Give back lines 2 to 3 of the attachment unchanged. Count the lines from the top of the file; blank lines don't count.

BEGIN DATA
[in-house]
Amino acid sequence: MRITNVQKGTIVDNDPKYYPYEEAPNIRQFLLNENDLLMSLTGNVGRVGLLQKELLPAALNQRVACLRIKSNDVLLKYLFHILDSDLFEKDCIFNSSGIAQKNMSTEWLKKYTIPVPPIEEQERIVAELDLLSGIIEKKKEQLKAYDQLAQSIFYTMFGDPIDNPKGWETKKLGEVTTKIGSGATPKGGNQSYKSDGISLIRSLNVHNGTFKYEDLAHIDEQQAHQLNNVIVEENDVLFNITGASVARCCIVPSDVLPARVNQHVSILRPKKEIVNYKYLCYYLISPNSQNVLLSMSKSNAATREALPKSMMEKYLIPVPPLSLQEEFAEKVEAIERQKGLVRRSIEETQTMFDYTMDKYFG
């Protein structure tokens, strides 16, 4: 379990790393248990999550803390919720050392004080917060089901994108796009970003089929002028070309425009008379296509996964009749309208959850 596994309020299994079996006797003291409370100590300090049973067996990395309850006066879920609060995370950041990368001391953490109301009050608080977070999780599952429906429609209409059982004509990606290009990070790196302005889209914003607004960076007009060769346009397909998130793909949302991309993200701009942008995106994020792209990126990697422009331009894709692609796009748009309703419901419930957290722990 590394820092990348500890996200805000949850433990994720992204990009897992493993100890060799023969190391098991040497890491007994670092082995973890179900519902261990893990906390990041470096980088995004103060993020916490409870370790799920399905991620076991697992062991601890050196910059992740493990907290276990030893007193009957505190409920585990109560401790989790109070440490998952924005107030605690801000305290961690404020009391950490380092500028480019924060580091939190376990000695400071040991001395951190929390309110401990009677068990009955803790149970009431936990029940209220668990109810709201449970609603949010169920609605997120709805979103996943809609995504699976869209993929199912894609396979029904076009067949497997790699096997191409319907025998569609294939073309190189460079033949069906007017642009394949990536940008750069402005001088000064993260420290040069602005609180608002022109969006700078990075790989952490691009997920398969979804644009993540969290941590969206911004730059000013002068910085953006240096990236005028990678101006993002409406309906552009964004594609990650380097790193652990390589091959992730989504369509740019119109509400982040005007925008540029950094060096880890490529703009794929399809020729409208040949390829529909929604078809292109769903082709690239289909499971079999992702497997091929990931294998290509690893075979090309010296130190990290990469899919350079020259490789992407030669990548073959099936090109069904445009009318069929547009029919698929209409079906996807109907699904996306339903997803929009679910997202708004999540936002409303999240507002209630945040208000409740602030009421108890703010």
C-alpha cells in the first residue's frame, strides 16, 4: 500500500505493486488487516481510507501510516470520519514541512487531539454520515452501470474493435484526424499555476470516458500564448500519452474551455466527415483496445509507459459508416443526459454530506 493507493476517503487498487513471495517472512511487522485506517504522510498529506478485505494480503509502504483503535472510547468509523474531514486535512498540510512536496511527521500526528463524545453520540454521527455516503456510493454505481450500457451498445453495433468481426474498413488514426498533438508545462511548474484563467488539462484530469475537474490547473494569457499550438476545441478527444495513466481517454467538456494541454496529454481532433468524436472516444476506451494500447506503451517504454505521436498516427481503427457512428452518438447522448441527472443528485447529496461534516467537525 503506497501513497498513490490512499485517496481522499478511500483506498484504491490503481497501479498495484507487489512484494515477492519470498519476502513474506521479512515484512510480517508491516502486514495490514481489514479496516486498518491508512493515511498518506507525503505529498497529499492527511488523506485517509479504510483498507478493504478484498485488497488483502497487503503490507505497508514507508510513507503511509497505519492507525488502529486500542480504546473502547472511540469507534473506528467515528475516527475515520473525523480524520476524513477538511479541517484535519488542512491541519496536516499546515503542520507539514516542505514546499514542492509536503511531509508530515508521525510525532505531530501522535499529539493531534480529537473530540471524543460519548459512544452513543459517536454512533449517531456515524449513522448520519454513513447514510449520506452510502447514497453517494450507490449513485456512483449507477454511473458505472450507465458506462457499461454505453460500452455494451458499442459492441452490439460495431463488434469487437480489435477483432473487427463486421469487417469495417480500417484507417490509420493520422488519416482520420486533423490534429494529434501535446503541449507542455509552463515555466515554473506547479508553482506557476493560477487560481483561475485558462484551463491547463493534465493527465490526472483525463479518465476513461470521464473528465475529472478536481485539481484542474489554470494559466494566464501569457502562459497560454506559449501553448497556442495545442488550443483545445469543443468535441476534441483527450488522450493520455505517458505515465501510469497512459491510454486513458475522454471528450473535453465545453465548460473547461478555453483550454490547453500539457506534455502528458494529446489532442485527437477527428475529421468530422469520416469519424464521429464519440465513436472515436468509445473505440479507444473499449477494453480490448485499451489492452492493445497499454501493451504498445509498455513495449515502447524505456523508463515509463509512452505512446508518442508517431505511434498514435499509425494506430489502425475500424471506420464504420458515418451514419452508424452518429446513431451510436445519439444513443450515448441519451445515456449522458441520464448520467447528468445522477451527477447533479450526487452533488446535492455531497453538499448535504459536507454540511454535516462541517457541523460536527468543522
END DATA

Amino acid sequence: MRITNVQKGTIVDNDPKYYPYEEAPNIRQFLLNENDLLMSLTGNVGRVGLLQKELLPAALNQRVACLRIKSNDVLLKYLFHILDSDLFEKDCIFNSSGIAQKNMSTEWLKKYTIPVPPIEEQERIVAELDLLSGIIEKKKEQLKAYDQLAQSIFYTMFGDPIDNPKGWETKKLGEVTTKIGSGATPKGGNQSYKSDGISLIRSLNVHNGTFKYEDLAHIDEQQAHQLNNVIVEENDVLFNITGASVARCCIVPSDVLPARVNQHVSILRPKKEIVNYKYLCYYLISPNSQNVLLSMSKSNAATREALPKSMMEKYLIPVPPLSLQEEFAEKVEAIERQKGLVRRSIEETQTMFDYTMDKYFG
């Protein structure tokens, strides 16, 4: 379990790393248990999550803390919720050392004080917060089901994108796009970003089929002028070309425009008379296509996964009749309208959850 596994309020299994079996006797003291409370100590300090049973067996990395309850006066879920609060995370950041990368001391953490109301009050608080977070999780599952429906429609209409059982004509990606290009990070790196302005889209914003607004960076007009060769346009397909998130793909949302991309993200701009942008995106994020792209990126990697422009331009894709692609796009748009309703419901419930957290722990 590394820092990348500890996200805000949850433990994720992204990009897992493993100890060799023969190391098991040497890491007994670092082995973890179900519902261990893990906390990041470096980088995004103060993020916490409870370790799920399905991620076991697992062991601890050196910059992740493990907290276990030893007193009957505190409920585990109560401790989790109070440490998952924005107030605690801000305290961690404020009391950490380092500028480019924060580091939190376990000695400071040991001395951190929390309110401990009677068990009955803790149970009431936990029940209220668990109810709201449970609603949010169920609605997120709805979103996943809609995504699976869209993929199912894609396979029904076009067949497997790699096997191409319907025998569609294939073309190189460079033949069906007017642009394949990536940008750069402005001088000064993260420290040069602005609180608002022109969006700078990075790989952490691009997920398969979804644009993540969290941590969206911004730059000013002068910085953006240096990236005028990678101006993002409406309906552009964004594609990650380097790193652990390589091959992730989504369509740019119109509400982040005007925008540029950094060096880890490529703009794929399809020729409208040949390829529909929604078809292109769903082709690239289909499971079999992702497997091929990931294998290509690893075979090309010296130190990290990469899919350079020259490789992407030669990548073959099936090109069904445009009318069929547009029919698929209409079906996807109907699904996306339903997803929009679910997202708004999540936002409303999240507002209630945040208000409740602030009421108890703010």